Dallas Art History Just Went Open-Source: Thanks to a Free, Digital Coffee Table Book

DallasSITES_cover.jpg
The Dallas Museum of Art publicly released the ePub for the exhibition DallasSITES: A Developing Art Scene Post-War to Present yesterday, thanks to some new open-source catalog-sharing software built to easier dole out information across the web. It's usable on everything from laptops to iPads and is totally free to access. DallasSITES is just the second ePub done by the DMA, and it's the first to utilize this new tech product, the OSCI toolkit.

The digital read is lovely. A detailed, neighborhood-by-neighborhood lesson in how we reached our current evolutionary state, complete with click-and-see archival documents and photos. It doesn't end there: once the geographical reading halts, there's a section of scholarly essays about who did what and where all this art we have now, came from. This is where you'll learn about the city's historically big players; the one's tagged in all of those "generous donation by..." plates and who have streets, art schools and scholarships named after them. You know, art heroes.

See Also:
The DMA Gives a Shit about Local Art. It's Time You Did Too.
and
The DMA Got a $250,000 Grant. Here's How They'll Use It.

More interesting still is how we wouldn't have this technology were it not for Robert Stein, the DMA's still-newish Deputy Director. The software behind the ePub is the OSCI toolkit, a Getty Grant project that Stein helmed, and served as lead on back at the Indianapolis Museum of Art in 2011. That project came to light thanks to Stein's 2009-established IMA Lab, an in-house commercial software consulting arm, whipped-up to develop open-source software for cultural projects like this. Stein says that momentum stayed on track after his departure -- it must have, 'cause now we've got this handy gadget.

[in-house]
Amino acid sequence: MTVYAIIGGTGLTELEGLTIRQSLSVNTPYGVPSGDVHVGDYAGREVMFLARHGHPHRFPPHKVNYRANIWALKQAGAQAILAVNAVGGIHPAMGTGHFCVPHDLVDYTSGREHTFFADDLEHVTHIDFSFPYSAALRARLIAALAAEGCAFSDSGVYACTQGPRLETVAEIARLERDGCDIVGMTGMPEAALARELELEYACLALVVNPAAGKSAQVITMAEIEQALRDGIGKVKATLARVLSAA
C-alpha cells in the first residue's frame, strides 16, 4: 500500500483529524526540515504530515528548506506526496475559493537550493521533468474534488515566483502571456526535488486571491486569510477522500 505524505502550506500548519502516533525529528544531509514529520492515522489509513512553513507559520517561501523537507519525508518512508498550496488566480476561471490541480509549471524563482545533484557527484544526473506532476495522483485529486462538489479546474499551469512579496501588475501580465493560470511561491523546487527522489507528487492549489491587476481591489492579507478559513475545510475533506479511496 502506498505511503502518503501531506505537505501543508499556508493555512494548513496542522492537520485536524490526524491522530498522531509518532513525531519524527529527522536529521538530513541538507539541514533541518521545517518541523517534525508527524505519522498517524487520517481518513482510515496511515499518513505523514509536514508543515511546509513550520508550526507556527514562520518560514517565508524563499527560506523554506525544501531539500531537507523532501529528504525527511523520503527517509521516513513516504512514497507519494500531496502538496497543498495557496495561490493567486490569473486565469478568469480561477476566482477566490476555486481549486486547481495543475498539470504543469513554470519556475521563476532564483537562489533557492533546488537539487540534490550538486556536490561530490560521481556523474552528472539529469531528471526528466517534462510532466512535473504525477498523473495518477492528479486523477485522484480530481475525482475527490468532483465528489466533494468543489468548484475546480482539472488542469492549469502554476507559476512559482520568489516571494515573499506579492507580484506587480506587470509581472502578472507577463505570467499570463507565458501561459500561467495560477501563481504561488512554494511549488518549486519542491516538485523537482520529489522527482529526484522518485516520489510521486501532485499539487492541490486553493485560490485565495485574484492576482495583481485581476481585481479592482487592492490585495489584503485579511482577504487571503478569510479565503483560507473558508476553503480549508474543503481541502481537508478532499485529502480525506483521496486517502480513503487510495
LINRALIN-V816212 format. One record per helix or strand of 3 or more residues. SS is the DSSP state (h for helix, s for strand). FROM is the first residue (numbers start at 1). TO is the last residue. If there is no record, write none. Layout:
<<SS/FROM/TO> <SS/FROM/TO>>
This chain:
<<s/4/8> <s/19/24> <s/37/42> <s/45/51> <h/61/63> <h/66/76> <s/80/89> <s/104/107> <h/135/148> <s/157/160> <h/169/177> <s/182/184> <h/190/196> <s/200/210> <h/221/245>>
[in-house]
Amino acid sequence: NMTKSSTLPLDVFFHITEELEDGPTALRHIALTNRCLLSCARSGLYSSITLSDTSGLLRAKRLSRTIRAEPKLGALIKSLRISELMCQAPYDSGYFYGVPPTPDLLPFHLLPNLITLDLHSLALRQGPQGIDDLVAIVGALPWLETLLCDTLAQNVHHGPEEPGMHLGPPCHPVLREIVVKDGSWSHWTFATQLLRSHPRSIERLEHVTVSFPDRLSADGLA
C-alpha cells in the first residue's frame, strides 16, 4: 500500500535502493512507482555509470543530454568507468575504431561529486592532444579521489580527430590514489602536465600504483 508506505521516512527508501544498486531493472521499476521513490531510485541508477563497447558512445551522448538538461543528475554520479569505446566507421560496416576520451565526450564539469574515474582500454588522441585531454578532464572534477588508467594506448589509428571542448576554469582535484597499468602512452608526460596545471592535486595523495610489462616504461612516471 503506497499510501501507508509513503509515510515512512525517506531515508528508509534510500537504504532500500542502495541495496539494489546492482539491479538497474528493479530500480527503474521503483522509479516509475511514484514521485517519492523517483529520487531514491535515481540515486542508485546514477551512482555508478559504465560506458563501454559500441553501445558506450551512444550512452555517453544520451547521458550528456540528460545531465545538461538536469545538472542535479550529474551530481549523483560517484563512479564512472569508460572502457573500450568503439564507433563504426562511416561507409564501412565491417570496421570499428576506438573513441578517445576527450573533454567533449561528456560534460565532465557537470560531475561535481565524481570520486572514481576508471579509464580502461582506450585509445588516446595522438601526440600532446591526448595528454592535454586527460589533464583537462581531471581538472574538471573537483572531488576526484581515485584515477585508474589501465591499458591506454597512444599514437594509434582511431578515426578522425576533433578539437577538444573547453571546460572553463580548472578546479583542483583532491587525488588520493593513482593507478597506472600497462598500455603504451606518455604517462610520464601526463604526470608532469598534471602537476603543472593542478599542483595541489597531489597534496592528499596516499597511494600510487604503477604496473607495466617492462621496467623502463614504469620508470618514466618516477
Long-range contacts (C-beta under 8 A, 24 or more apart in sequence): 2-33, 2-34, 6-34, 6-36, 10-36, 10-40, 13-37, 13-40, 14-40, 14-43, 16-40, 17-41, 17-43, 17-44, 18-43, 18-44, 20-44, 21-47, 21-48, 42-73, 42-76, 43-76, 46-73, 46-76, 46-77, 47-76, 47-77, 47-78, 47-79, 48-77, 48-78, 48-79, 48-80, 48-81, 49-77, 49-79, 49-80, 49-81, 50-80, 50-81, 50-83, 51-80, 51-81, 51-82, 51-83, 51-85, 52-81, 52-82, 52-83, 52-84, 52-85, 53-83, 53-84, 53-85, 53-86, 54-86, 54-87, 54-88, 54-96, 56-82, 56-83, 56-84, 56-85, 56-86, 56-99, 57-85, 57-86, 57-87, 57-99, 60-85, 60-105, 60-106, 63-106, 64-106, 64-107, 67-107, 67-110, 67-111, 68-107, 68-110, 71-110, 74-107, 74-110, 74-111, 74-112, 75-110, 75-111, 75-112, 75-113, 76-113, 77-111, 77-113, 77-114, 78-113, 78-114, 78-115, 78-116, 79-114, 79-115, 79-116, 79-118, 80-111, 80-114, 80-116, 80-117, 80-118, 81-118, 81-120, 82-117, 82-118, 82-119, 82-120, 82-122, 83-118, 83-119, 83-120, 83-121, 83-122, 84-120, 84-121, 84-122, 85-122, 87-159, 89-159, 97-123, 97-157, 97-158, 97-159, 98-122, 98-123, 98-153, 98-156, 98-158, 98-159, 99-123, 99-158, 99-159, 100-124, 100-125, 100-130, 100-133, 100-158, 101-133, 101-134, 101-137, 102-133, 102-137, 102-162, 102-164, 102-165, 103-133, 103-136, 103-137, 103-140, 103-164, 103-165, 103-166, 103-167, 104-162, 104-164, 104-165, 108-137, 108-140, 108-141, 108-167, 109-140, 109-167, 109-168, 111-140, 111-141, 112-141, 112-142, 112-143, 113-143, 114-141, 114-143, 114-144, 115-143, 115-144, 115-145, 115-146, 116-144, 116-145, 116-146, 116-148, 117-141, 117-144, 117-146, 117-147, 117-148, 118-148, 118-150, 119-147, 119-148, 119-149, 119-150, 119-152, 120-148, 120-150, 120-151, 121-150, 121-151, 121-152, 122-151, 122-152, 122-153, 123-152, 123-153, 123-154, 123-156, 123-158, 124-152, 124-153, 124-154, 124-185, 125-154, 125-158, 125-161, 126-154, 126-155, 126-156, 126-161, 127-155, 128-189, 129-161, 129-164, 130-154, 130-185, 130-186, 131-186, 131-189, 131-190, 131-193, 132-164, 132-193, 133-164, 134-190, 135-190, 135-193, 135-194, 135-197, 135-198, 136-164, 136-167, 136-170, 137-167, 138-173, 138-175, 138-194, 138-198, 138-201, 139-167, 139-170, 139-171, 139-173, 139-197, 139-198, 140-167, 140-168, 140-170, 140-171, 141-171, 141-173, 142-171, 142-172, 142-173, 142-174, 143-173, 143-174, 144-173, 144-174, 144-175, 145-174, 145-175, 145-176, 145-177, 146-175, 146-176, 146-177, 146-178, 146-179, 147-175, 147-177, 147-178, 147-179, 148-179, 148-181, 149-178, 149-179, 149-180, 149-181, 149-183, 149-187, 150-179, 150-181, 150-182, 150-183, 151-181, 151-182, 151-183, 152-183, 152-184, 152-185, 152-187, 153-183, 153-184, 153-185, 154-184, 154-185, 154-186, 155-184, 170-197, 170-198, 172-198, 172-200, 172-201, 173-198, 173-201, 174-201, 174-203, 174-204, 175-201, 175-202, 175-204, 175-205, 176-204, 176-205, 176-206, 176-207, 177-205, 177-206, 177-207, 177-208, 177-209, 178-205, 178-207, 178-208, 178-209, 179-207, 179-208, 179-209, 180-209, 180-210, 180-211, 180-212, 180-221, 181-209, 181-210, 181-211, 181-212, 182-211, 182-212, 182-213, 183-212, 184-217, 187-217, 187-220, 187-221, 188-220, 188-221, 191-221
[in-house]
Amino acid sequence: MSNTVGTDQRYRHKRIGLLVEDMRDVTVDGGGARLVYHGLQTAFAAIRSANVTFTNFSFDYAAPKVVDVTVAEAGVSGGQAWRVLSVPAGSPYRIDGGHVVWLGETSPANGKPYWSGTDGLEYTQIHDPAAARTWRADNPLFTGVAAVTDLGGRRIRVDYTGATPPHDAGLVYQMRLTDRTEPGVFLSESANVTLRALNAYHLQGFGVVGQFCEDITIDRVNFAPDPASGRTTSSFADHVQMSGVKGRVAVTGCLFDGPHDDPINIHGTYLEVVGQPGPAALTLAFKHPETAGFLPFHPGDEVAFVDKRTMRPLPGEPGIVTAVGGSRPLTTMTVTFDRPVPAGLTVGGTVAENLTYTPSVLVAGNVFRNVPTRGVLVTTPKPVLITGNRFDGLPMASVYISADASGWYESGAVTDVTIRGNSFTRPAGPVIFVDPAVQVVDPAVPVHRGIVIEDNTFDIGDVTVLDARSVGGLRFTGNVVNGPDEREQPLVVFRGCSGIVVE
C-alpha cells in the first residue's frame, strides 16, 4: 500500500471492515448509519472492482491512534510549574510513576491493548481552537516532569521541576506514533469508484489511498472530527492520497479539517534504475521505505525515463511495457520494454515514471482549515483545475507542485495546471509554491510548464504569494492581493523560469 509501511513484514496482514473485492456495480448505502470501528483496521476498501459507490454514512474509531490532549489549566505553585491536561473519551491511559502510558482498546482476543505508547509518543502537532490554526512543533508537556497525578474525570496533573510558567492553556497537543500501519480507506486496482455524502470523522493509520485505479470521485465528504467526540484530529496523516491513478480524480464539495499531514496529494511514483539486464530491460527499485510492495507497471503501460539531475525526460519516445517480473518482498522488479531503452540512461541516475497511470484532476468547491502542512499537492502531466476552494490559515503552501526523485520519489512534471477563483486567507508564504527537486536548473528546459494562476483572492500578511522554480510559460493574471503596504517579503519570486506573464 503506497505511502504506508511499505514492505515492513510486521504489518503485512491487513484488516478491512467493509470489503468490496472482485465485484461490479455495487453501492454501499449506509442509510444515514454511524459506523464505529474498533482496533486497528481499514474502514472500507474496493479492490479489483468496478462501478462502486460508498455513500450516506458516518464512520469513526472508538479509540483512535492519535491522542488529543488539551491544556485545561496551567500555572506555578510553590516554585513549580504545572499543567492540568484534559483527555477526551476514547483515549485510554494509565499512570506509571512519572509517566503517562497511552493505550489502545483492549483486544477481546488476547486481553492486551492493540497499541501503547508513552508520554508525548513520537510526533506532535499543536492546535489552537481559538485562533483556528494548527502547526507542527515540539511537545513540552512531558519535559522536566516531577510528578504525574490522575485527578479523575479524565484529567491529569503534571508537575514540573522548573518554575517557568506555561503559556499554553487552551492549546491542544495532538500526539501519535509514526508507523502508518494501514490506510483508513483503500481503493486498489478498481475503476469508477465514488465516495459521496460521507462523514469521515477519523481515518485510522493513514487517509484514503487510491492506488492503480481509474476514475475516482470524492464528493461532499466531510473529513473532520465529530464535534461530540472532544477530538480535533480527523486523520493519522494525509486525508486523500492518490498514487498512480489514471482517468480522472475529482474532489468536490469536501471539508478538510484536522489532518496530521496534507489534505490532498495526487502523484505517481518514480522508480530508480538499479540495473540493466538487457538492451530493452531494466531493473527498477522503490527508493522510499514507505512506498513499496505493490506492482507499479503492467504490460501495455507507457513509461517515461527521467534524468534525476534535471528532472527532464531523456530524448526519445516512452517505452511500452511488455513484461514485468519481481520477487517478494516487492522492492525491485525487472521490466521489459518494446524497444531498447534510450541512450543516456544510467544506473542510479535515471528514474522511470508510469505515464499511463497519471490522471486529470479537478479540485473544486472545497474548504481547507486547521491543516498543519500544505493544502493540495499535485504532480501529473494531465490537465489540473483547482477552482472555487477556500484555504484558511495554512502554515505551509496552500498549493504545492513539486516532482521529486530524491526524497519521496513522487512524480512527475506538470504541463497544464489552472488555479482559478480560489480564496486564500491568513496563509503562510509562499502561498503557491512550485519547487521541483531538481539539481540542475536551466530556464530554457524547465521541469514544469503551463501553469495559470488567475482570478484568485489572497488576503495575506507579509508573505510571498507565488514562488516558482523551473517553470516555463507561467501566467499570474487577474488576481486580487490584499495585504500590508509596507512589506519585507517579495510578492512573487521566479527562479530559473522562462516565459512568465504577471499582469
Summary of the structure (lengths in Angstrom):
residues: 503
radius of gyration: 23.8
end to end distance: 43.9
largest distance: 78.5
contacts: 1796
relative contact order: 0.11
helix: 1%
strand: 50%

In other industries, open-source technology like this toolkit wouldn't be so compelling, but for cultural institutions searching for ways to make their collections and exhibitions more sharable and researchable while operating on limited resources, it's revolutionary.

There's the obvious reason why this is great: Somebody did a bunch of work for us, now with a click their long-gathered research gets spoon-fed to us. But this advance is also indicative of the less visible: it's another stone added to the teeter-totter; another paved road on the slow-to-build cultural super highway; and another sign that we have lured great minds to Dallas and they're working together -- through research, curation, experience and innovative project design -- to ease North Texas into the next step.

Of course, you don't need to worry about that. All you've got to do is click.

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